The Arab coalition repeatedly accused Iran of arming Al Houthis in violation of an international arms embargo and UN resolutions.

The latest offensive, aimed at liberating the Red Sea port city of Hodeida, was launched by the coalition on June 13.

The port is crucial to sustain Al Houthi war efforts and the coalition believes that capturing the city will tip the scales of war in their favour.

“The liberation of Hodeida is essential. We are determined to end this war. Our priority is the peaceful withdrawal of Al Houthi ilitias from the city and port,” UAE Minister of State for Foreign Affairs Anwar Gargash has said.

The UAE is a major player in the coalition and has been exceptionally involved in the current Hodeida offensive.

“Securing Hodeida is an essential step towards a political conclusion” Gargash added.

Besides from bringing the Yemen war to an end, the coalition also wants to send a message to Iran who has spread its tentacles across Syria, Iraq and Lebanon by backing Shiite proxies there, says Izz Al Arab.

 

Who are the players in Yemen’s war?

Al Houthis

In the late 1990s, the Al Houthi family in far north Yemen set up a religious revival movement for the Zaydi sect of Shiite Islam, which had once ruled Yemen but whose northern heartland had been marginalised.

As friction with the government grew, they fought a series of guerrilla wars with the national army and a brief border conflict with Saudi Arabia. They also built ties with Iran.

Loyalists of Ali Abdullah Saleh

Ali Abdullah Saleh took power in north Yemen in 1978 and after unification with the south in 1990 he stayed on as president.

He joined with tribal power brokers to dominate the country, placing his clansmen in key positions in the army and economy, prompting accusations of massive corruption.

When former allies deserted him during the Arab spring, forcing him from power, Saleh disrupted the political transition and joined with his erstwhile foes, Al Houthis, helping them seize Sana’a.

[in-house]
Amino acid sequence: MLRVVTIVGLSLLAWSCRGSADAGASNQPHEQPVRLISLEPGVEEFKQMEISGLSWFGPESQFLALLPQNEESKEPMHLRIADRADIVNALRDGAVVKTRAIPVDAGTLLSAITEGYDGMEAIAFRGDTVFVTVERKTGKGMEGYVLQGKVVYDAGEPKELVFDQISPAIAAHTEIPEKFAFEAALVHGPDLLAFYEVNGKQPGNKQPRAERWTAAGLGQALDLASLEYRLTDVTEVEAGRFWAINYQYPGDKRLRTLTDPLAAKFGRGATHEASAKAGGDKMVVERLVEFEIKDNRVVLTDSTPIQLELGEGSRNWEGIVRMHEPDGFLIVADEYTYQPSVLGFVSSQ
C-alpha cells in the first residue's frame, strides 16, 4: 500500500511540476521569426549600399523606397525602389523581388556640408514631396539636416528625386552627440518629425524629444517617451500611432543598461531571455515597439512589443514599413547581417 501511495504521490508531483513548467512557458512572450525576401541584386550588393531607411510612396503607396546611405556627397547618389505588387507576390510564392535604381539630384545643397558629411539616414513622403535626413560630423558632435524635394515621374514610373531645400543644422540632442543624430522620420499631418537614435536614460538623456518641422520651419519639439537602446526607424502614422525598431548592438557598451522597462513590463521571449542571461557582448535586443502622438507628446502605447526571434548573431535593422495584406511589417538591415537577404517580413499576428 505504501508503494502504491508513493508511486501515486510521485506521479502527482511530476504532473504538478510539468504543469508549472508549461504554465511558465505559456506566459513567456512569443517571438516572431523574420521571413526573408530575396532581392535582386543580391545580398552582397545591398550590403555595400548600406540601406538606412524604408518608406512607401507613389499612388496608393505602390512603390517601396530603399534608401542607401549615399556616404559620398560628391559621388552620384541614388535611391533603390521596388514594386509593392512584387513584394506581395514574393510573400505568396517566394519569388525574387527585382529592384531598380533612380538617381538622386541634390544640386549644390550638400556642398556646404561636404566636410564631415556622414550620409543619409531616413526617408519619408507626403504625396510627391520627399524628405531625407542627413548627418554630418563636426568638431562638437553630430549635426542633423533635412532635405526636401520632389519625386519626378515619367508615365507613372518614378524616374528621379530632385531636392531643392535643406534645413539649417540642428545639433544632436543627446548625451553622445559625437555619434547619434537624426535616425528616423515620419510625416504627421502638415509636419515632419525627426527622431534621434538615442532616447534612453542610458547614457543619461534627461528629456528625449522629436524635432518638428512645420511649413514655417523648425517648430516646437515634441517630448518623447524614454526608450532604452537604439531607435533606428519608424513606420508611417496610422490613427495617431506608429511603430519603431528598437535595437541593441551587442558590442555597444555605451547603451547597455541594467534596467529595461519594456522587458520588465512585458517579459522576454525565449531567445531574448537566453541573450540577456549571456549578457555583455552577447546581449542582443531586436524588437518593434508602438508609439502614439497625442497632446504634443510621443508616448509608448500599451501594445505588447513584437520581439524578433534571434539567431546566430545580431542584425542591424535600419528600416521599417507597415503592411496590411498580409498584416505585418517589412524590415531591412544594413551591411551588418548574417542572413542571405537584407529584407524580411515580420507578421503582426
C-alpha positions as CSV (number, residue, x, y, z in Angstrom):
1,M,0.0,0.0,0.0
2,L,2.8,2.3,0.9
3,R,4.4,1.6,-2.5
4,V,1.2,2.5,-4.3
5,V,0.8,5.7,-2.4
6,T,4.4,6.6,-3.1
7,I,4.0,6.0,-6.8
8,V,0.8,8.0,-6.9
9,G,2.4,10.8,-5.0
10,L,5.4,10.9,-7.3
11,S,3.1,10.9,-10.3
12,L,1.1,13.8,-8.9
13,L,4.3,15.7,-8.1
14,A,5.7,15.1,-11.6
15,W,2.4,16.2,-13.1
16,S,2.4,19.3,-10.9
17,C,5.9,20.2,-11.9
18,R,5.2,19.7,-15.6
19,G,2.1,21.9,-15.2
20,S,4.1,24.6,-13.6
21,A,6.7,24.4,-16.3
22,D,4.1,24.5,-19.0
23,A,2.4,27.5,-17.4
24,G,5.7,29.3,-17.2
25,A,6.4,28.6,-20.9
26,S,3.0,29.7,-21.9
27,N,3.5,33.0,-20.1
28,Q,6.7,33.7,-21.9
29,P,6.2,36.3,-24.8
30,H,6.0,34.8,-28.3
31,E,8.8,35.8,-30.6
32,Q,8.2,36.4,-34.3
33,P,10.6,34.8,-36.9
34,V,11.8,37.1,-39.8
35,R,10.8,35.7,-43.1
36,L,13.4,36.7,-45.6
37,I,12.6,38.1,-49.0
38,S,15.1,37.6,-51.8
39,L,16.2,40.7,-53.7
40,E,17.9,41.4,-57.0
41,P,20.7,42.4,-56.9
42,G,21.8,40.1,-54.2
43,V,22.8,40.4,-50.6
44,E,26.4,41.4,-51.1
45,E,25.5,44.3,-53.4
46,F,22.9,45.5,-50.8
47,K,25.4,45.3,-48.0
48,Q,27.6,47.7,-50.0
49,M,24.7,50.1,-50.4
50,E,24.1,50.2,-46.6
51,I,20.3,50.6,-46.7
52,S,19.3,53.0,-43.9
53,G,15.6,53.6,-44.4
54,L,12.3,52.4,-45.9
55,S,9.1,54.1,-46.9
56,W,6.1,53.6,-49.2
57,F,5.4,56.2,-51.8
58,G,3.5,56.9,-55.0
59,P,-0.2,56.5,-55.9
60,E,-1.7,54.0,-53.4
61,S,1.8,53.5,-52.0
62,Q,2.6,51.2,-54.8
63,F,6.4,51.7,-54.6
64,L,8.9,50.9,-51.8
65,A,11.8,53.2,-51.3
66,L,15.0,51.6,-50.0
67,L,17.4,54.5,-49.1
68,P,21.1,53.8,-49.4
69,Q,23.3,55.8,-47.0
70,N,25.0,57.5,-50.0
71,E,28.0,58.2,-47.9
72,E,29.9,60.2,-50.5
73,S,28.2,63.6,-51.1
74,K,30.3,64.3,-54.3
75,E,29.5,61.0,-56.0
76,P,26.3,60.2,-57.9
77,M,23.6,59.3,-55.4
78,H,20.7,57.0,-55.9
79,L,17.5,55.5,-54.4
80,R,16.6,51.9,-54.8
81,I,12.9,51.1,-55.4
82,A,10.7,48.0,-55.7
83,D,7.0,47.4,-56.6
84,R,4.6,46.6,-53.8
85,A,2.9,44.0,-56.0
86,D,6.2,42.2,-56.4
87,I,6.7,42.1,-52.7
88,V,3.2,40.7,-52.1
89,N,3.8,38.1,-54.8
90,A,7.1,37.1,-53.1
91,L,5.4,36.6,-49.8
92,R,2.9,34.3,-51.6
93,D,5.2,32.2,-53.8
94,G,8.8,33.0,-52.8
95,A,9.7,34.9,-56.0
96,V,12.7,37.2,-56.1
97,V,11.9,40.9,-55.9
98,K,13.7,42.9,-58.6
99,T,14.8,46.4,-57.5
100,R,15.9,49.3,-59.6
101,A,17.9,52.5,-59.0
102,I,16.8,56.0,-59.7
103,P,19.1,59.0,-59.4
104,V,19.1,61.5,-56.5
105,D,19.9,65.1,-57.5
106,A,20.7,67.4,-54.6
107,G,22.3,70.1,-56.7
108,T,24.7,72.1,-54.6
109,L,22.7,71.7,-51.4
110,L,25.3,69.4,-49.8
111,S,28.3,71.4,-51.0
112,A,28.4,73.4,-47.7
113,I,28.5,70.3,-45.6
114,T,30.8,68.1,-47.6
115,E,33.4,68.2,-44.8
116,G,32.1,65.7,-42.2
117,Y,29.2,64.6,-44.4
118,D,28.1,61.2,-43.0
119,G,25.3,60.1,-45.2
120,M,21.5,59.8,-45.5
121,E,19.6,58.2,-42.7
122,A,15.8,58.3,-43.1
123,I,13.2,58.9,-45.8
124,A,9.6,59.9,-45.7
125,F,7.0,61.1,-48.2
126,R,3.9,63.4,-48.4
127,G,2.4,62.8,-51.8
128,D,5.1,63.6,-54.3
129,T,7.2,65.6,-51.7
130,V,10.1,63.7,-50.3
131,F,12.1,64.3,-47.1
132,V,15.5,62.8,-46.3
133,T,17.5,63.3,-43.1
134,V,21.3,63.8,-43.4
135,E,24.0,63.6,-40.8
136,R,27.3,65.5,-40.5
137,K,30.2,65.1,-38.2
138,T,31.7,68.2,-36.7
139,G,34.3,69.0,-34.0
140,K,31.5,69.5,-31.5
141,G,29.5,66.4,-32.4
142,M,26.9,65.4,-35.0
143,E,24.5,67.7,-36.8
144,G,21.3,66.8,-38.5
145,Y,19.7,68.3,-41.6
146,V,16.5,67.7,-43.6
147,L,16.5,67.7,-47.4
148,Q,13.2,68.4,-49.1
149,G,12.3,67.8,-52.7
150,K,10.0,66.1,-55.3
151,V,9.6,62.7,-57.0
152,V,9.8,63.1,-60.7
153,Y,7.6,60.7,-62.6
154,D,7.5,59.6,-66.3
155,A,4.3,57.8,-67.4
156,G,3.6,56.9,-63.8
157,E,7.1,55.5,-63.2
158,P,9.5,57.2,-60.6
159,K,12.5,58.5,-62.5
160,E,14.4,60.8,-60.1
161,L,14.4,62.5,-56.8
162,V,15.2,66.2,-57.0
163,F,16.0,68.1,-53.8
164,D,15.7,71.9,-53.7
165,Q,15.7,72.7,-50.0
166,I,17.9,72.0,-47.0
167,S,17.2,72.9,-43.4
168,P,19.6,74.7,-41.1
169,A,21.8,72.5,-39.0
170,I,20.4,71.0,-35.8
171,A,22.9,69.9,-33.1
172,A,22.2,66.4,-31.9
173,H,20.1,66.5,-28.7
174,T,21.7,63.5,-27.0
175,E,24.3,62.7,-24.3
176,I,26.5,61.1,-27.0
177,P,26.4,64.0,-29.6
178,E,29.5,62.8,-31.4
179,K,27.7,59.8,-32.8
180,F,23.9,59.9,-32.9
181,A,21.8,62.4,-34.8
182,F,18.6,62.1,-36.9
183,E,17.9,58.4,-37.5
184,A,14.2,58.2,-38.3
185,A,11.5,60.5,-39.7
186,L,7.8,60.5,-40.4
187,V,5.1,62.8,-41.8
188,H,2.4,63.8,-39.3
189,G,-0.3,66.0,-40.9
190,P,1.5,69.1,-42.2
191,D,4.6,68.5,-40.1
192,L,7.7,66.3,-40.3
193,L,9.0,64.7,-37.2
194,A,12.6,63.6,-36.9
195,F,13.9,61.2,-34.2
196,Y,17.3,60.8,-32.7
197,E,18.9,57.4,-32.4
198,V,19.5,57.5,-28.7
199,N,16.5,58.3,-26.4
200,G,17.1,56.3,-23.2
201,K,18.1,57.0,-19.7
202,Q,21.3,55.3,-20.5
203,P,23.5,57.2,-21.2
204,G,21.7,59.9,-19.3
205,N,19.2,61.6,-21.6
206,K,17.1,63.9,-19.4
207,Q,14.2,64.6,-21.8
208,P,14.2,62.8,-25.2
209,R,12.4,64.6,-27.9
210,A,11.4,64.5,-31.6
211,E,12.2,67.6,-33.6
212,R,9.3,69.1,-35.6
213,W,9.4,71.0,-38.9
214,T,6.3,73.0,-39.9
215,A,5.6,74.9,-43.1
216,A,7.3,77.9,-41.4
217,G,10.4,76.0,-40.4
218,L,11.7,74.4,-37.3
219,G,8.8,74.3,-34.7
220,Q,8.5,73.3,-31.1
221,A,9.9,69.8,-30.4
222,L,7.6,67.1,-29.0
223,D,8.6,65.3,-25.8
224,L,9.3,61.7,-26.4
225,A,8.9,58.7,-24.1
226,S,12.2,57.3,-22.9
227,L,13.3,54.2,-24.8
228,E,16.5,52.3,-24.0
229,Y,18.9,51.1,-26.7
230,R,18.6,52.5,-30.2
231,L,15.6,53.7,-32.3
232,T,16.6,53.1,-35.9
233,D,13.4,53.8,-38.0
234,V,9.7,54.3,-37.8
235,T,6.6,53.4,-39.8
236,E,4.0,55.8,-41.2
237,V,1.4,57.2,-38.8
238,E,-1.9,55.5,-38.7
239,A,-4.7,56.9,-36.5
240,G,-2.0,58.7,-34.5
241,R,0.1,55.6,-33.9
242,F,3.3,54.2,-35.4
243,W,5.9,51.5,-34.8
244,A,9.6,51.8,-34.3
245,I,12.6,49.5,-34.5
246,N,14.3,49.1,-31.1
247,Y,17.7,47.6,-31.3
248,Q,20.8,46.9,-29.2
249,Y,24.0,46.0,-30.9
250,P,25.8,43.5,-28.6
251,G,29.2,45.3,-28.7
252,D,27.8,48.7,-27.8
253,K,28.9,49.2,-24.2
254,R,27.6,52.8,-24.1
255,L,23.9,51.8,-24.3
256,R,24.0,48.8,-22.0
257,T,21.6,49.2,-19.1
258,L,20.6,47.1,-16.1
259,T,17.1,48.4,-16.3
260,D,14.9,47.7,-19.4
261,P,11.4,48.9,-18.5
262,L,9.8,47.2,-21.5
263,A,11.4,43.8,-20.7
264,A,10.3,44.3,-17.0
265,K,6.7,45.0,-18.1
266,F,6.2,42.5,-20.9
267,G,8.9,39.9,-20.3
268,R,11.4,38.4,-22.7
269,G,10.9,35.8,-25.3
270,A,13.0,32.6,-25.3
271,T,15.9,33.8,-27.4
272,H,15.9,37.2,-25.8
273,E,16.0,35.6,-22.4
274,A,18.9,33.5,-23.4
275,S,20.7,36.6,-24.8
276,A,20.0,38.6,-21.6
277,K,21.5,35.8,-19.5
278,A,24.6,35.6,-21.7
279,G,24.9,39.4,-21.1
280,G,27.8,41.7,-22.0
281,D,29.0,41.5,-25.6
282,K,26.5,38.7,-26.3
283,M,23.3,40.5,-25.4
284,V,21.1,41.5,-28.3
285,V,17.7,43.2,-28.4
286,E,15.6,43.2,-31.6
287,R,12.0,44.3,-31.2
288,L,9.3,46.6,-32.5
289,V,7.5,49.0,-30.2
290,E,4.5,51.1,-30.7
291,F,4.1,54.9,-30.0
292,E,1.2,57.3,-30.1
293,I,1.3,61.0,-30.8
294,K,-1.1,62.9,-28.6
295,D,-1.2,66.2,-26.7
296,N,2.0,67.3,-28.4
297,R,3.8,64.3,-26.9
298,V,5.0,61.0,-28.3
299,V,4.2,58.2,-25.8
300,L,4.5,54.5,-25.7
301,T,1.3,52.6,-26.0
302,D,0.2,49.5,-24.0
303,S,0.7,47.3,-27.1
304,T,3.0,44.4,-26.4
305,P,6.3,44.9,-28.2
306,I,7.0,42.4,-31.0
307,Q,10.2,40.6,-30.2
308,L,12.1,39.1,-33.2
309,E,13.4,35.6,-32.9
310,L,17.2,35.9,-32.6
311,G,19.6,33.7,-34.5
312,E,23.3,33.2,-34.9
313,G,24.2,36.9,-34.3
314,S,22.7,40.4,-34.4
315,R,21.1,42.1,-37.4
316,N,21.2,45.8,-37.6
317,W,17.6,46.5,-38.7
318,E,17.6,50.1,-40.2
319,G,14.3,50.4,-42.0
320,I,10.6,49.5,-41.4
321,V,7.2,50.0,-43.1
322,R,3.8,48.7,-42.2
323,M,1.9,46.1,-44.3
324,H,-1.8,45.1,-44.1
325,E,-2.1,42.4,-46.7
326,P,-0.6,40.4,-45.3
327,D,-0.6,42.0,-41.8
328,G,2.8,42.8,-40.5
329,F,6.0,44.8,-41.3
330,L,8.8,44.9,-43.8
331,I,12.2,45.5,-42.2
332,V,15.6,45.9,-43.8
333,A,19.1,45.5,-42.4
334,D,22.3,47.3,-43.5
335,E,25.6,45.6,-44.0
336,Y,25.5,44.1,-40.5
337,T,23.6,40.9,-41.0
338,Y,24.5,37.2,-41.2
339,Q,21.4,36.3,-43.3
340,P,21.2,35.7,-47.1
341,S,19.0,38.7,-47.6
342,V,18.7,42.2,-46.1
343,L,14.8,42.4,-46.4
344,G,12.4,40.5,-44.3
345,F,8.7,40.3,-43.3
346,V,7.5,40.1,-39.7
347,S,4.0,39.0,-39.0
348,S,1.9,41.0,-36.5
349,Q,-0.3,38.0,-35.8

Despite their differences, they ruled much of Yemen together until last year.

Then Saleh saw a chance to regain power for his family by turning on Al Houthis but was assassinated before that could happen.

When Saleh switched sides, so did some commanders and troops loyal to him. They are now fighting against their former Al Houthi allies under the late president’s son Ahmad, an army general with ties to the UAE.

Yemeni president Abd Rabbo Mansour Hadi

A general in south Yemen before unification, Hadi sided with Saleh during the brief 1994 civil war. After defeating the separatists, Saleh made Hadi vice president.

When Saleh was forced from power, Hadi was elected to a two-year term in 2012 to oversee a transition to democracy with a new constitution and new elections scheduled for 2014.

Al Houthis rejected the new constitution and elections were shelved.

After Al Houthis took Sana’a, Hadi fled to Riyadh.

Southern Seperatists

After independence from Britain, South Yemen became the only Communist country in the Middle East, but it suffered constant infighting.

Weakened by that and the collapse of the Soviet Union, it unified with Saleh’s North Yemen in 1990.

As it became clear most power was in northern hands, the old southern leadership tried to secede in 1994, but was swiftly beaten by Saleh’s army, which sacked Aden.

Many southerners have complained of increasing economic and political marginalisation.

The southern separatist movement has remained internally divided, but it is a powerful force across the old south Yemen and has provided many of the fighters against Al Houthis. 

The Arab Coalition

Saudi Arabia and the UAE are the main participants in the coalition which also includes Sudan who all have boots on the ground. Kuwait, Bahrain, and Egypt are involved in lesser capacities.

The coalition believes that confronting Iranian-meddling in the region—particularly in Yemen—is an existential matter.

-Reuters